Every day, thousands of people across the country return home from hospital with a bag of medicines. Some of these medicines are new, some have been changed and most of them have complicated names and are in unfamiliar packaging. It’s no wonder that this point in the patient journey is associated with an increased risk of medication related harm. The national Transfer of Care Around Medicines (TCAM) project aims to reduce this risk.
As a hospital pharmacist, I spend a lot of time talking to patients about their medicines when they getting ready to go home. Given this fact, it’s rather awkward to acknowledge that it’s unlikely most of these patients would be able to give an accurate account of what we discussed once they are back at home. Perhaps I need to work on my delivery? Throw in a few jokes?
Apparently I shouldn’t take this personally. Research suggests, rather worryingly, this is a widespread problem and it turns out that the point of discharge is simply a terrible time to talk to people about their medicines. The problem is that decisions around medication changes are often made on the day of discharge which leaves me a very small window of opportunity.
In comparison, pharmacists in the community are readily accessible at times when people want to talk about medicines and are often the first healthcare contact patients and their families have after an admission. As a result, they are better placed to have these conversations but they do not routinely have access to the right information. This is what the TCAM project seeks to change.
The idea that onward referral to community pharmacy could improve medication related outcomes is not new. In 2012, the Royal Pharmaceutical Society published guidance on embedding a pharmacy referral process into routine practice, but seven years have passed and adoption is still not widespread. However, as digital infrastructure has developed, particularly in terms of inpatient electronic health records, integrated web based systems have become a viable option.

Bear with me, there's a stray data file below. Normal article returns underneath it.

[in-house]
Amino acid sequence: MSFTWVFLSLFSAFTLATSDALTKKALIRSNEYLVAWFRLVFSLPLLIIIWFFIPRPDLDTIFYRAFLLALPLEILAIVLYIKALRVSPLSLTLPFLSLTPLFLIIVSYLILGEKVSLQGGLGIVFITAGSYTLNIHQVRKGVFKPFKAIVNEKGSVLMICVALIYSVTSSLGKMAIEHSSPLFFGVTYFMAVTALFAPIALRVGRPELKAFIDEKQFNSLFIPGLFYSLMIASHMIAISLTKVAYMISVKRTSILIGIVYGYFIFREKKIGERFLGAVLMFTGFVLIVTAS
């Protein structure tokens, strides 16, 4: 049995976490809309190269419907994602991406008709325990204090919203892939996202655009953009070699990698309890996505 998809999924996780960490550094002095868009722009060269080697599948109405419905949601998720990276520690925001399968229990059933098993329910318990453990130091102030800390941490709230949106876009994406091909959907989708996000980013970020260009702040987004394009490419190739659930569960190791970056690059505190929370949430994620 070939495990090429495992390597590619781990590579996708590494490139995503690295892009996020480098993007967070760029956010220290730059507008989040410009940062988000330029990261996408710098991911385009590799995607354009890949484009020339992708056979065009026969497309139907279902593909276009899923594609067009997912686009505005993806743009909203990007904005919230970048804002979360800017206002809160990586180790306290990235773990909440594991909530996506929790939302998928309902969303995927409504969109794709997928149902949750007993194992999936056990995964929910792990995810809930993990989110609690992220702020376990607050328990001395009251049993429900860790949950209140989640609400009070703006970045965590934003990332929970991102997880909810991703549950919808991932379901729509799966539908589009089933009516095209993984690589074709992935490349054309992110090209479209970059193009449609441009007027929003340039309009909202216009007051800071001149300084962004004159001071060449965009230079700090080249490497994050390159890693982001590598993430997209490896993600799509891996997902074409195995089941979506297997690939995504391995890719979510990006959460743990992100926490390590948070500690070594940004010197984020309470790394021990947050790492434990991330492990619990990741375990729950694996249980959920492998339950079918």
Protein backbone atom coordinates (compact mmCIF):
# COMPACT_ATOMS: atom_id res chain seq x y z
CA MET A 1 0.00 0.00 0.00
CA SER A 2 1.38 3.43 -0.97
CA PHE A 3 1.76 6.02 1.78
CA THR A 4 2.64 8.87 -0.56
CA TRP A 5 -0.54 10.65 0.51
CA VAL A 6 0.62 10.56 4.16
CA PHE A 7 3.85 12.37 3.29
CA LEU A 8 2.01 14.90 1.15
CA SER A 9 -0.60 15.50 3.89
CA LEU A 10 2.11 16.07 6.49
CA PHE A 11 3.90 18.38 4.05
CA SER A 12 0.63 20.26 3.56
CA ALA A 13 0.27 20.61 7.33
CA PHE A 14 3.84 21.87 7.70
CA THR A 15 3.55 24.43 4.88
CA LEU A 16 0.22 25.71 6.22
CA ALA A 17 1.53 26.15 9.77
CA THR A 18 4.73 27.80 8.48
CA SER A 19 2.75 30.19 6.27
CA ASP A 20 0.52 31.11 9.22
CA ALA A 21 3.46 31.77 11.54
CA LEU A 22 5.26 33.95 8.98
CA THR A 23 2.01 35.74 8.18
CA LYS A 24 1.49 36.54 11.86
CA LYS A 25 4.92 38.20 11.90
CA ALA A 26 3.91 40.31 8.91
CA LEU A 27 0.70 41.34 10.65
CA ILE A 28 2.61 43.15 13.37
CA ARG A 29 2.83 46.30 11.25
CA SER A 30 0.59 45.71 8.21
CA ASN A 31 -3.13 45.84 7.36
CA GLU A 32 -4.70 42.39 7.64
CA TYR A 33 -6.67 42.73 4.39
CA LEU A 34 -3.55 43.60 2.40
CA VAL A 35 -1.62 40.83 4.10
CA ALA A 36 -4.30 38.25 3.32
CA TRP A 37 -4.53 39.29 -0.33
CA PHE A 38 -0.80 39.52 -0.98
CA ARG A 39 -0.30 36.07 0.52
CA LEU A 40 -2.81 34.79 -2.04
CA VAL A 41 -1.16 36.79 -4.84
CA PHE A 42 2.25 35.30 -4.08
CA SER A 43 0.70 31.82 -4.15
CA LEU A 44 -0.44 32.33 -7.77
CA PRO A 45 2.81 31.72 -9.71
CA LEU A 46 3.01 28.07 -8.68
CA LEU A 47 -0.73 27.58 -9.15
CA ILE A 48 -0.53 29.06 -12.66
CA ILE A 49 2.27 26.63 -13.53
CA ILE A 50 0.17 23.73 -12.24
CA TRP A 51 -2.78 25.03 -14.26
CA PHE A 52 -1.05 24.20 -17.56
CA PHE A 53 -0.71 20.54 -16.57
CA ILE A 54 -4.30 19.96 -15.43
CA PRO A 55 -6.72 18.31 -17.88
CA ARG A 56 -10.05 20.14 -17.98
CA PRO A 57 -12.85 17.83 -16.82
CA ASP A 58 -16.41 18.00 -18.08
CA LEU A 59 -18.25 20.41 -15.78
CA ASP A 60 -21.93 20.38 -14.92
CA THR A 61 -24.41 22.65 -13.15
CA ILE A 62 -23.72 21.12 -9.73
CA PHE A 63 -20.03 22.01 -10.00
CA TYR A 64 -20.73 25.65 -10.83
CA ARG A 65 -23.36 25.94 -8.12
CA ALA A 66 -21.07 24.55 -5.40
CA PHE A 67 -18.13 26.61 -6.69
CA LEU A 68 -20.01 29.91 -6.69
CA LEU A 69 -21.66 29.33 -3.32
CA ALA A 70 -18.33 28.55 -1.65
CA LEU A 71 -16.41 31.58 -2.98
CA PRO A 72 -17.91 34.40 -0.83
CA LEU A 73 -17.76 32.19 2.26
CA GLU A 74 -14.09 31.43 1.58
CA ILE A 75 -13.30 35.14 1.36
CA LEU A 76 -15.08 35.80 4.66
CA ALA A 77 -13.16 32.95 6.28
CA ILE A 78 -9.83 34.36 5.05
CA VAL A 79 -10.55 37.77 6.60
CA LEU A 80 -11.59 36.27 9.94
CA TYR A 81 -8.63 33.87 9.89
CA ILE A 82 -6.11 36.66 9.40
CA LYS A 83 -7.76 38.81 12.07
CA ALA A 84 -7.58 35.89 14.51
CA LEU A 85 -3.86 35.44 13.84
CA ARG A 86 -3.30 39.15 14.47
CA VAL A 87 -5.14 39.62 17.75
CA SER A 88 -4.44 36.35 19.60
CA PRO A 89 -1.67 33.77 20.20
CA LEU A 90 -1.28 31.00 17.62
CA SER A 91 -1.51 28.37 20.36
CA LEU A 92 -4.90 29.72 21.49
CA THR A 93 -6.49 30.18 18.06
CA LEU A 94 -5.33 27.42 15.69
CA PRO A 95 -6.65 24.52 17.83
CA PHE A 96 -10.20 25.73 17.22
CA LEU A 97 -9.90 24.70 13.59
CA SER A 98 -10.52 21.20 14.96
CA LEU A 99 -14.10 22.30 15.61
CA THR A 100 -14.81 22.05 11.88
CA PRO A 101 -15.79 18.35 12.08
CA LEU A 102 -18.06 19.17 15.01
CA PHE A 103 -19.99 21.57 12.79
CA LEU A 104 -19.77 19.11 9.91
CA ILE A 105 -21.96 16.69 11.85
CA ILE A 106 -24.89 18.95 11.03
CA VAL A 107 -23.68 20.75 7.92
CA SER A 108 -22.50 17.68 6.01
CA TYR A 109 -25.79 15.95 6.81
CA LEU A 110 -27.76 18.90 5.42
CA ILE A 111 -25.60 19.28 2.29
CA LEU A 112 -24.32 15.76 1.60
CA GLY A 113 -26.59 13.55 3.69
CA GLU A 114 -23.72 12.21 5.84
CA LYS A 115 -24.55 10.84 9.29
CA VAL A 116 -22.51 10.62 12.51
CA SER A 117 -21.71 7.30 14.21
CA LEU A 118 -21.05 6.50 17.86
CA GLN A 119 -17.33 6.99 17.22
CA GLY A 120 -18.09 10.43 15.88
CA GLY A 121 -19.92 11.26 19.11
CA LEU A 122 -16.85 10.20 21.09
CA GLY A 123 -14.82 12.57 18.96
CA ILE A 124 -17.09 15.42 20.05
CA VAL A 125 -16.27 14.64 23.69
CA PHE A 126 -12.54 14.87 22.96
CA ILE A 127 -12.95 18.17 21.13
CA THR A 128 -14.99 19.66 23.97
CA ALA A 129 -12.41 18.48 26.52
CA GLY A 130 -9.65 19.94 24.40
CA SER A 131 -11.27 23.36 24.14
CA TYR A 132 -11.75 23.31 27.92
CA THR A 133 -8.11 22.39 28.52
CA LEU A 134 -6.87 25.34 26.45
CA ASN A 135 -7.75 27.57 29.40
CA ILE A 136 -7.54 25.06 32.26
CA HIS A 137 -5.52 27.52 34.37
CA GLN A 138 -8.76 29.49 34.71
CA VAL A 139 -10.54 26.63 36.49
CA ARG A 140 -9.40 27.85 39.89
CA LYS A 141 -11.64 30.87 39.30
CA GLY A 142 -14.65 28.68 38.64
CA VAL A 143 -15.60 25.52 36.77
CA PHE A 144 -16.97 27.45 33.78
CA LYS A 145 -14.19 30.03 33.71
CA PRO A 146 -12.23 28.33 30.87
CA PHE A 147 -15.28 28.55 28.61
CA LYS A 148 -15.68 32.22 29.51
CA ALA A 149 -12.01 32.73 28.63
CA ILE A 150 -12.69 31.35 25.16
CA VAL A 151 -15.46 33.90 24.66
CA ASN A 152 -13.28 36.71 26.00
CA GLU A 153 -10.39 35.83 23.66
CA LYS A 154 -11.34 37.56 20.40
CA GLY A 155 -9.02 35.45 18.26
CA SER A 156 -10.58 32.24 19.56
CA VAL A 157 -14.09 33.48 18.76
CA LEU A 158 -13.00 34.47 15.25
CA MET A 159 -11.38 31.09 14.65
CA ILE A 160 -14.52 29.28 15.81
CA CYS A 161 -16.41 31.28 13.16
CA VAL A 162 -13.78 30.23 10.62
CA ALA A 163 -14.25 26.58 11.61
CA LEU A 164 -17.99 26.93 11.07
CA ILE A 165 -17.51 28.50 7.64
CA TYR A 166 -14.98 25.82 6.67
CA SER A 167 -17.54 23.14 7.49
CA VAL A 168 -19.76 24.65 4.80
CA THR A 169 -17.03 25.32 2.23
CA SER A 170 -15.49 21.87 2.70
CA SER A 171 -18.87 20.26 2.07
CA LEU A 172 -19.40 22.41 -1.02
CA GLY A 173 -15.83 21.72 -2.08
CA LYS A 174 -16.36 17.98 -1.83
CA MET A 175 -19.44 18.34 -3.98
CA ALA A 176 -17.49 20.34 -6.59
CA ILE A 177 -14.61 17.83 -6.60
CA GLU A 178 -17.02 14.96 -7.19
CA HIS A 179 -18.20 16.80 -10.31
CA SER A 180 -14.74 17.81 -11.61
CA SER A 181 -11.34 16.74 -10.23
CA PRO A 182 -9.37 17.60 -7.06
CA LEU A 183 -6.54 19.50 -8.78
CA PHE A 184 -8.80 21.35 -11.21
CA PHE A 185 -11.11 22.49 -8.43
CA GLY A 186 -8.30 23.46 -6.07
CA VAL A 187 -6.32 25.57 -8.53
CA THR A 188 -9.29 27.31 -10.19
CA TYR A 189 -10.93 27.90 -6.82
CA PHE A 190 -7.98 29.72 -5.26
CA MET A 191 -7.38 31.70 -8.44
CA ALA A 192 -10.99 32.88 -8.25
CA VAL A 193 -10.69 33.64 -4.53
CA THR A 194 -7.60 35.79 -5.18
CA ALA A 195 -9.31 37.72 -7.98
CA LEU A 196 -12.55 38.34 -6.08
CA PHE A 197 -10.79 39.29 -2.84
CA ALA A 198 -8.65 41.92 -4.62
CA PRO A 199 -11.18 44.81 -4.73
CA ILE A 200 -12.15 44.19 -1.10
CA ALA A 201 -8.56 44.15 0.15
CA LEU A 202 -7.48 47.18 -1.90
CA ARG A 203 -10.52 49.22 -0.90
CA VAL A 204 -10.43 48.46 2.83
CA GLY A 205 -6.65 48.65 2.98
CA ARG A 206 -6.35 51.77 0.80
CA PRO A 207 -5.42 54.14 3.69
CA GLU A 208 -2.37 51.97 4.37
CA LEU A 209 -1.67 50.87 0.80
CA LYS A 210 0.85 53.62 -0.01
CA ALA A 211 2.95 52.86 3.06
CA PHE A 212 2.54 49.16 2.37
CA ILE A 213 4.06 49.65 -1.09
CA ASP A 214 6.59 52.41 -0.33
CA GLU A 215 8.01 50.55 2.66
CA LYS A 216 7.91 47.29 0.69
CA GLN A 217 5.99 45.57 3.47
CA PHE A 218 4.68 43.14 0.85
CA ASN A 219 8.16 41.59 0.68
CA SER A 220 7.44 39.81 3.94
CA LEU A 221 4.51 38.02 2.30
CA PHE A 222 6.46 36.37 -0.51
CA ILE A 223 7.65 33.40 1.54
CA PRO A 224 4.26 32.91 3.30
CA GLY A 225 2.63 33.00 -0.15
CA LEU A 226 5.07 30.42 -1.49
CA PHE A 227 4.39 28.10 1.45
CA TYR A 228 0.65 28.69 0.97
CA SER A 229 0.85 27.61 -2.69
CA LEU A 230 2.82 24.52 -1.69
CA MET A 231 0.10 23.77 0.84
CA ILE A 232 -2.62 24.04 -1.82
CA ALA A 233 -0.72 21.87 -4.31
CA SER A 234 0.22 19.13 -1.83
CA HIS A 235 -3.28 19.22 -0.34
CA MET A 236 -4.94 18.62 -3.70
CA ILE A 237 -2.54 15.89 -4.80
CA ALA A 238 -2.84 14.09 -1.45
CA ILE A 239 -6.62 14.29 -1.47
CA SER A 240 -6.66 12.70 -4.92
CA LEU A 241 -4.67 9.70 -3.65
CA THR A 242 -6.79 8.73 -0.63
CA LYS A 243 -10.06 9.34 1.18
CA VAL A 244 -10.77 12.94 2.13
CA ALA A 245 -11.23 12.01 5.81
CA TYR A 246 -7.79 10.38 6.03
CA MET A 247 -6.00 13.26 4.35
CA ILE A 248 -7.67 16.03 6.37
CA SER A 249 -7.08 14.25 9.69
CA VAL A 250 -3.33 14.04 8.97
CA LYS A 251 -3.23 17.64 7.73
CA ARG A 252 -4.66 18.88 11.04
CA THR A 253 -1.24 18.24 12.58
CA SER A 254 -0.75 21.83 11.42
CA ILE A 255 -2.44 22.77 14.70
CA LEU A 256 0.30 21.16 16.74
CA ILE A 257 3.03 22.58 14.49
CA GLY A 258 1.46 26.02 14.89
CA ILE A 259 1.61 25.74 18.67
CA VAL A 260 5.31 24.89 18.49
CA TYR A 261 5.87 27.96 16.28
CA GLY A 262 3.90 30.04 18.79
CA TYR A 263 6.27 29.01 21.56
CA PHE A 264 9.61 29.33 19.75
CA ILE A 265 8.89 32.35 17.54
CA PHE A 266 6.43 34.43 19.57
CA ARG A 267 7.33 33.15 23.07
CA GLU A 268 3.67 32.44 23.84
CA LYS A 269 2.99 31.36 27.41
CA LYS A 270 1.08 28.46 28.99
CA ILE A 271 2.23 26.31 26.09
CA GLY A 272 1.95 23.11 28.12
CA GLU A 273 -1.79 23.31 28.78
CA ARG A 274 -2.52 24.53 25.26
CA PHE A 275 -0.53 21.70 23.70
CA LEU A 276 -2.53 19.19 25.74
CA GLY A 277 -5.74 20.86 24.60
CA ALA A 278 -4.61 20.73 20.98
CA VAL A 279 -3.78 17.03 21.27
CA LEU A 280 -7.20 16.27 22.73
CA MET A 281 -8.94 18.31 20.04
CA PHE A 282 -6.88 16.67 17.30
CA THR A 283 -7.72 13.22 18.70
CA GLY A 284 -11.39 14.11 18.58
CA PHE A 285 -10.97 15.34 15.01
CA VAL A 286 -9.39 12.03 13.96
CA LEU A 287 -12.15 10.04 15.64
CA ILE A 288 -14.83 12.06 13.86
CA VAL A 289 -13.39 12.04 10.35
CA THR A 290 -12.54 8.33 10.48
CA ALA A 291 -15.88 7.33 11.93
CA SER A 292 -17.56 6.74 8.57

In Northwest London, we are using the PharmOutcomes system to securely send referral information to nominated community pharmacists at discharge. Community pharmacists are then able to contact the hospital pharmacist if clarification is required, log any actions taken as a result of referral and securely communicate with GPs when necessary.
While technology has made this pathway possible, the success of this initiative depends heavily on collaboration between cross-sector pharmacists on a scale that has not existed before. While building new working relationships can be challenging at times, it is our hope that in doing so, we are laying a foundation that can support the development of future models of care that are more patient-centered.
Although we are still in the pilot phase, we are optimistic that as a result of the TCAM project, patients will be able to have more meaningful conversations about their medicines. And I promise you that is way better than any of my jokes…